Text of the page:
Monday, November 20, 2006

Stranger Danger - A Marker

Here apart,
Dwells one whose hands have wrought,
Strange edolias that chill the world with fear,
Whose graven ruin in tomes of dread hath taught,
What things beyond the star gulfs lurk and leer...
Dark Lord of Averoigne,
Whose windows stare on pits of dream no other gaze could bare...
Between the Pedestals of Night and Morning
Between red death and radiant desire
With not one sound of triumph or of warning
Stands a great sentry on the Bridge of Fire.
O transient soul, thy thought with dreams adorning,
Cast down the laurel, and unstring the lyre:
the wheels of Time are turning, turning, turning,
The slow stream channel’s deep and doth not tire.
Gods on their bridge above
Whispering lies and love
Shall mock your passage down the sunless river
Which, rolling all it streams,
shall take you, king of dreams,
-Unthroned and unapproachable for ever-
To were the kings who dreamed of old
Whiten in habitations monumental cold.


"...thus, from year to year, the plundering and killing went on, until there was nothing left to plunder, and very few to kill...Munster was utterly depopulated. Hecatombs of helpless creatures, the aged, the sick, and the blind, the young mother, and the babe at the breast, had fallen under the English sword. And though the authentic details of the struggle have been forgotten, the memory of a vague horror remains imprinted in the national..." literature



Love hustlers follying lost in a daydream give me your yo-yo – 13’s the price of a forty poem book from my Fitzgerald bard, speaking for all who find this reciter knowing the price of his verse at a post-warble wallet splurge; where talk is cheap and time less so let's share as we queue our way forward, learning the tune of Gofraidh O Dalaigh - one of the most eloquent ever to live, laugh and lose a son of someone he seeded, at Bothar-an-Iarla - where Gerald Fitzgerald's headless corpse was tossed under an old tree trunk by Daniel O'Kelly.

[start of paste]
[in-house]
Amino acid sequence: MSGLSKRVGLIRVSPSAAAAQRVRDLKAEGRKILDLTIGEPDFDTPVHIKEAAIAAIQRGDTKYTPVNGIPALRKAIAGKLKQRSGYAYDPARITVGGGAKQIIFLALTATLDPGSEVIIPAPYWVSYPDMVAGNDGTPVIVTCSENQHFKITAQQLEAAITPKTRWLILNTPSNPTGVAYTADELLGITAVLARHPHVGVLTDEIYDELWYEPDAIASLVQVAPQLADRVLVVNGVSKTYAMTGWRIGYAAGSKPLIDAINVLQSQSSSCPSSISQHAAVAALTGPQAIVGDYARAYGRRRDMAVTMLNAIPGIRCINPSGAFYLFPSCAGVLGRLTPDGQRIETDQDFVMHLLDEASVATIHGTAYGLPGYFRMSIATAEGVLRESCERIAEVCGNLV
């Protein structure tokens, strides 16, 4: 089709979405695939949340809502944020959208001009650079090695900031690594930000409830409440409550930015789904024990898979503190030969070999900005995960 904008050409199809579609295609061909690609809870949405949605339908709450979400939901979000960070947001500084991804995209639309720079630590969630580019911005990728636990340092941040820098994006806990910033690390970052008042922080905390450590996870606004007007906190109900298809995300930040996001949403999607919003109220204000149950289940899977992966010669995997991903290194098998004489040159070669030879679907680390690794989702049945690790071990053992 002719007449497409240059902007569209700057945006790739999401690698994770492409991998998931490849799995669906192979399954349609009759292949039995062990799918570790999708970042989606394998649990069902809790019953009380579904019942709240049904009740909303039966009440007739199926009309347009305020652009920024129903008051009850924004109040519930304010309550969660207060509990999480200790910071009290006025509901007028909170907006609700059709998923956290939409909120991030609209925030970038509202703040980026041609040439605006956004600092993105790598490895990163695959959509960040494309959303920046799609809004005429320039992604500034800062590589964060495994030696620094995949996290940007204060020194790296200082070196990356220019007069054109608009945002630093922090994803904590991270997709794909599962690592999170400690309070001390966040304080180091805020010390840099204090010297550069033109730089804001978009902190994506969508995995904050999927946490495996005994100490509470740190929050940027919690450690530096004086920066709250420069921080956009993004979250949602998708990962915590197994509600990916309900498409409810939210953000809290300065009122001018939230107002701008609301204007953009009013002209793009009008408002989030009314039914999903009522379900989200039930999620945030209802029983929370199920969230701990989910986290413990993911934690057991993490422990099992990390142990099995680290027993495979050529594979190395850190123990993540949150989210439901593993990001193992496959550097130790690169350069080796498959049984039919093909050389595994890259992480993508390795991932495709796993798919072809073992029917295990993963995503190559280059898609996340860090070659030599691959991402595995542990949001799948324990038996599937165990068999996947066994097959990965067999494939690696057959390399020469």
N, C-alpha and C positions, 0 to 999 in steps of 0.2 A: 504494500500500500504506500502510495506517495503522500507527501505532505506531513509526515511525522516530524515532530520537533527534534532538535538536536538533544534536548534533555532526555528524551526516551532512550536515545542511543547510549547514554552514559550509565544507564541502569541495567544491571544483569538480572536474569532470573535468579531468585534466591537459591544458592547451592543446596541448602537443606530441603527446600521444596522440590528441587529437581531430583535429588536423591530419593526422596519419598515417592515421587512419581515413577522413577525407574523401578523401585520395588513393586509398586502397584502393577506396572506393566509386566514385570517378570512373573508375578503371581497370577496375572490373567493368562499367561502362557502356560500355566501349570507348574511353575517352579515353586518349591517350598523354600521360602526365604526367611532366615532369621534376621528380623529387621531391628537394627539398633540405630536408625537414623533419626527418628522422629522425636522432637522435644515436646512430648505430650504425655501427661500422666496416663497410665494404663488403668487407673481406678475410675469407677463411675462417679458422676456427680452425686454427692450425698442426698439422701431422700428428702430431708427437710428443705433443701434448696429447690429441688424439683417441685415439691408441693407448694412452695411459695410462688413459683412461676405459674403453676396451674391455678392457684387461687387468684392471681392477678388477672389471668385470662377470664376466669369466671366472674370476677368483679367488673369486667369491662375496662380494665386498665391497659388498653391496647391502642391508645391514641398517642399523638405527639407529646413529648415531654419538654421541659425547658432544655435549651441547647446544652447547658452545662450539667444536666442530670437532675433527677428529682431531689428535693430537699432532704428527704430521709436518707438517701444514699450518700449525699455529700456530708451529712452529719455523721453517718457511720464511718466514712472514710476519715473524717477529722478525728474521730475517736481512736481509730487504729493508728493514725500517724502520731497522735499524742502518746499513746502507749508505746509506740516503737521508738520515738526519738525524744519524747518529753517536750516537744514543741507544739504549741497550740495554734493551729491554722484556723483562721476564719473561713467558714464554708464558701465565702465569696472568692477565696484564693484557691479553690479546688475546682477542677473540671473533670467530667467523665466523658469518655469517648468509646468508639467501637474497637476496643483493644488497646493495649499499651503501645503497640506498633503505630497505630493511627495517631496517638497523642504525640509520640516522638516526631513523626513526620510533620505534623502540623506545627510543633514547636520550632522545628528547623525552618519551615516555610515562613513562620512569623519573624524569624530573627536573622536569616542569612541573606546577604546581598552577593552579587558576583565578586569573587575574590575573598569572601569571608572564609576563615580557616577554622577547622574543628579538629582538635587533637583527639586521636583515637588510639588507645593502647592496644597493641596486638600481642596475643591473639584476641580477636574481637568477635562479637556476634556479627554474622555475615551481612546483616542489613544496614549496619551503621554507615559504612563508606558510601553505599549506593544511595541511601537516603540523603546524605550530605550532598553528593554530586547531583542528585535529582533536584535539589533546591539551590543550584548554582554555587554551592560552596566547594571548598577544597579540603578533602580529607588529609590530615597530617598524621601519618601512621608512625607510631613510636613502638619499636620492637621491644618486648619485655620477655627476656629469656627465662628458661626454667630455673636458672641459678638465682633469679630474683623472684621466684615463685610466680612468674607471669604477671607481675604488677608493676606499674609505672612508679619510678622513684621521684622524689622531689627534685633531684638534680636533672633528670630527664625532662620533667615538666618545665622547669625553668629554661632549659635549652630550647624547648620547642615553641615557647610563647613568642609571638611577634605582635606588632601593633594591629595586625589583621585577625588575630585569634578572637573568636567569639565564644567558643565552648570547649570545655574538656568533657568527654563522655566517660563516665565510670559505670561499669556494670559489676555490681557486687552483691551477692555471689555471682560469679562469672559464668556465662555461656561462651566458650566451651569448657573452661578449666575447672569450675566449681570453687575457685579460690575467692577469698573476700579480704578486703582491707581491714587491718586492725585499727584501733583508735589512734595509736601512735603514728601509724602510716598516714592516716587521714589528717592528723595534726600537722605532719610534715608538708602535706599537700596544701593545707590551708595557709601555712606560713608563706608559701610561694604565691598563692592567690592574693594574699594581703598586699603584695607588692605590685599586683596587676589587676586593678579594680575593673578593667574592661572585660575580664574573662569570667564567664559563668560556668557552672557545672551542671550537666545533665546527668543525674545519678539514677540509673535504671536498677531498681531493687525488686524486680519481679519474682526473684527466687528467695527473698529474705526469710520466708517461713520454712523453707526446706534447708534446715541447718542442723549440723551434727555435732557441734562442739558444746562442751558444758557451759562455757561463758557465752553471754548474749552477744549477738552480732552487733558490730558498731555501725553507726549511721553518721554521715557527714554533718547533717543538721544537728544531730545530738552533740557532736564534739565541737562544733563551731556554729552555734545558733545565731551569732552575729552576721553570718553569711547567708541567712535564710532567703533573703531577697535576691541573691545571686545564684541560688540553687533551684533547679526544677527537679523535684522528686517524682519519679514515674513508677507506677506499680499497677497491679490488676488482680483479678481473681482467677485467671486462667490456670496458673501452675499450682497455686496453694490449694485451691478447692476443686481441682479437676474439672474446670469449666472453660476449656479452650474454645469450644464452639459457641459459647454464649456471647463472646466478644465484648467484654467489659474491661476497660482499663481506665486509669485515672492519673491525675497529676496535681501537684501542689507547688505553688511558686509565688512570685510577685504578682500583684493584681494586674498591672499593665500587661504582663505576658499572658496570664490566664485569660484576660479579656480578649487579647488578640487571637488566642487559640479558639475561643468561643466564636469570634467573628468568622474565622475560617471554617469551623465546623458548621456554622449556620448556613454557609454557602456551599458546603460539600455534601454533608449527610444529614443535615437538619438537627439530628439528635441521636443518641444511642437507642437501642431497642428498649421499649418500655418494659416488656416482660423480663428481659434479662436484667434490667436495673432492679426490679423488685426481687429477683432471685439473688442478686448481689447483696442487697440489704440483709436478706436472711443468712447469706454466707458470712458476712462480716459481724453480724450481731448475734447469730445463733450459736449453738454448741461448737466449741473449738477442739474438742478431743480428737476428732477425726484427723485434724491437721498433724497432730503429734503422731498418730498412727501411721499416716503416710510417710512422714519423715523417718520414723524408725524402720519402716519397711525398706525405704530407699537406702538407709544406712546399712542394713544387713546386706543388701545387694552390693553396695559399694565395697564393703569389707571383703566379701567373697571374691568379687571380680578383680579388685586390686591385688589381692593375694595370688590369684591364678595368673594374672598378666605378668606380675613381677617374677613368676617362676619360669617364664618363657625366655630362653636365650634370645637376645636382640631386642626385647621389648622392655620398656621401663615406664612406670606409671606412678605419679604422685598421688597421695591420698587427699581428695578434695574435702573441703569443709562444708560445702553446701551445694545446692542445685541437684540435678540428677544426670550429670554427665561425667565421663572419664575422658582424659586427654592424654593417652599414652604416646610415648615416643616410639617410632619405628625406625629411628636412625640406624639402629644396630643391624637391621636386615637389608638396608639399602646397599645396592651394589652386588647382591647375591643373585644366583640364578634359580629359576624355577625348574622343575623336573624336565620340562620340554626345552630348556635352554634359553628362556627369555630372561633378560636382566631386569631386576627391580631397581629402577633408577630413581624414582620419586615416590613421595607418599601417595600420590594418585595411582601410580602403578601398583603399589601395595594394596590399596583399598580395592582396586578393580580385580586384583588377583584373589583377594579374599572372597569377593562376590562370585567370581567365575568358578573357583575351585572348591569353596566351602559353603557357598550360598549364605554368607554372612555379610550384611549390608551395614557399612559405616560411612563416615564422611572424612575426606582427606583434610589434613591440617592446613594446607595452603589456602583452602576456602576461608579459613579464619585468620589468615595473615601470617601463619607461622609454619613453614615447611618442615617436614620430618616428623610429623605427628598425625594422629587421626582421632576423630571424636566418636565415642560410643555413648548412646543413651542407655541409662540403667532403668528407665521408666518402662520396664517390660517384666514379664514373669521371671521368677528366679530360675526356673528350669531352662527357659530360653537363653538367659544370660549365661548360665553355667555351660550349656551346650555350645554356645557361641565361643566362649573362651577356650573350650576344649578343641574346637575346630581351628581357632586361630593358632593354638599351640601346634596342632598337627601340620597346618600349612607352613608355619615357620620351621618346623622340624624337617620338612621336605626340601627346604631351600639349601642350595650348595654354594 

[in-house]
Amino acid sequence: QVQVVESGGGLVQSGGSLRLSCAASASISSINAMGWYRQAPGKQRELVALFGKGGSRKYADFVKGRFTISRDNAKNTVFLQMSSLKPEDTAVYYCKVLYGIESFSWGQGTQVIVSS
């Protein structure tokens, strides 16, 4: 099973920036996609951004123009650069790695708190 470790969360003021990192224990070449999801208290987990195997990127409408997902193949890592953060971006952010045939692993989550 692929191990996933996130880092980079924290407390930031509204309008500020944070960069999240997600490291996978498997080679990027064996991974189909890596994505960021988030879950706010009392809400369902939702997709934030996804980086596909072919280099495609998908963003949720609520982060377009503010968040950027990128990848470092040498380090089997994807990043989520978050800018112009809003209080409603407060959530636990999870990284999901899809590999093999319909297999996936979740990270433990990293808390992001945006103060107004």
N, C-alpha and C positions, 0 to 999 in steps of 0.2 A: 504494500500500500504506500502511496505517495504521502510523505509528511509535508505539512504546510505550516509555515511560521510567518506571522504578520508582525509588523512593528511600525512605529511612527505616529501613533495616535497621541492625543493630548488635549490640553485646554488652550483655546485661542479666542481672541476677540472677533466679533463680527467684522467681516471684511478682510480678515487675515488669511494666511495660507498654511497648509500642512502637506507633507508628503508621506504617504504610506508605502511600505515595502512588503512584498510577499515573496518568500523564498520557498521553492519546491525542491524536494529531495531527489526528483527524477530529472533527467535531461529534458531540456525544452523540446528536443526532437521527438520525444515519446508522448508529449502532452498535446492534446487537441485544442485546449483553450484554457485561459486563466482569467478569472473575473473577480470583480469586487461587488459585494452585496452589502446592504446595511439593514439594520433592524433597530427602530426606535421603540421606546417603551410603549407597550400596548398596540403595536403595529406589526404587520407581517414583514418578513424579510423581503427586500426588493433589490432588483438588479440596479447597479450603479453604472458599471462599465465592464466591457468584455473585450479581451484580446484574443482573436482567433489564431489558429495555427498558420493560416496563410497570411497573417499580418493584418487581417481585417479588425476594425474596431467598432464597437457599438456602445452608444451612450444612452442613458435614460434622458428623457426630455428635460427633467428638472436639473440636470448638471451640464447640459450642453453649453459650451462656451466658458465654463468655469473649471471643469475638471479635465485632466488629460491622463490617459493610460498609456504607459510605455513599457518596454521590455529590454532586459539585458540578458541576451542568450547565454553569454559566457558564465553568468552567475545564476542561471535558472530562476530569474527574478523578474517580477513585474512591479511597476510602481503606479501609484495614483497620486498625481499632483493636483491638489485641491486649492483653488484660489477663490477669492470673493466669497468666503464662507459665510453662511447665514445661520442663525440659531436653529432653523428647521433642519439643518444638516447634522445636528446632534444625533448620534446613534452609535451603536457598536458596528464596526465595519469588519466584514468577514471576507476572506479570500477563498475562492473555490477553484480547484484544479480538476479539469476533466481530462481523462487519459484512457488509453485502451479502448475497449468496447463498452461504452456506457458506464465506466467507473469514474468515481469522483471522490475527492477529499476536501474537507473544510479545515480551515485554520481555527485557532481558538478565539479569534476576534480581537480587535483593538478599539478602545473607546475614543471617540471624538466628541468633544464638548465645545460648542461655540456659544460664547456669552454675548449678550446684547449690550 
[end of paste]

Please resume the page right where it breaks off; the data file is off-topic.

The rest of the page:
He's kin with the one whose mind drew my blueprint from the Cauldron of Posey – and swirls Amergin's ars-poetica in my business of bardic personae - done without warm words or kind glances but cuts - slicing the dilemma of "acceptance" or "rejection" to an irrelevance in one who won't fail to succeed with this profitable "I" or be blinded, collapse or go under and fold - for this print is internet and commerce a vanity whose coffers his eye mine refuses to draw to on the principle of preferring my vanity published low-key and writing of life freely. Oohm.

The shelf-centric scribbler shifting 3 - 400 per annum through shops is an average and it’s easier to sell this number himself - at a net profit of 8 yo-yo's a book – sold after readings in places where the competent open-micer's "I" can move these units gobby, in an appropriately live market ambience a mob shell out in as one, for this rightful Lord of 800,000 Munster acres and heir to the 15th Earl of Desmond, who was spotted at dusk and slain at dawn in Galnagenty, the 11'th November 1583 by Daniel O’Kelly - a kern for the Clan Moriarty – who rushed a cabin where the forebear Earl's party lay. All escaped but an old man, a woman, and boy.

O'Kelly aimed a sword blow and half severed an arm on the old man, who cried: "I am the Earl of Desmond: spare my life". O'Kelly cut off his head and sent a skull of my Fitzgerald blood to London where it got spiked on the bridge.

His "I" demands a return of my lands and title with immediate effect or I’ll keep him a bondsman in poverty till next years holiday in Scarborough at Summer time - with critical death the distinct possibility, should he jump from a cliff where I unlock.
an intricate song of the seagull whose wings ring in simple melody a true, kind and continually lilting lullaby lifting the dream of love.

Desmond Swords

1 comment:

Elenaria Cuthalion ni Aesin said...

Funny what you find when you use Google-fu.
"The Bridge of Fire", by James Elroy Flecker. Once I remembered the first lines, finding the poem was a bit easier.

Like the way you write, on another note. Never would have stumbled upon this blog if it were not for the poem in question, but I like it.

And that was about everything of value I had to say.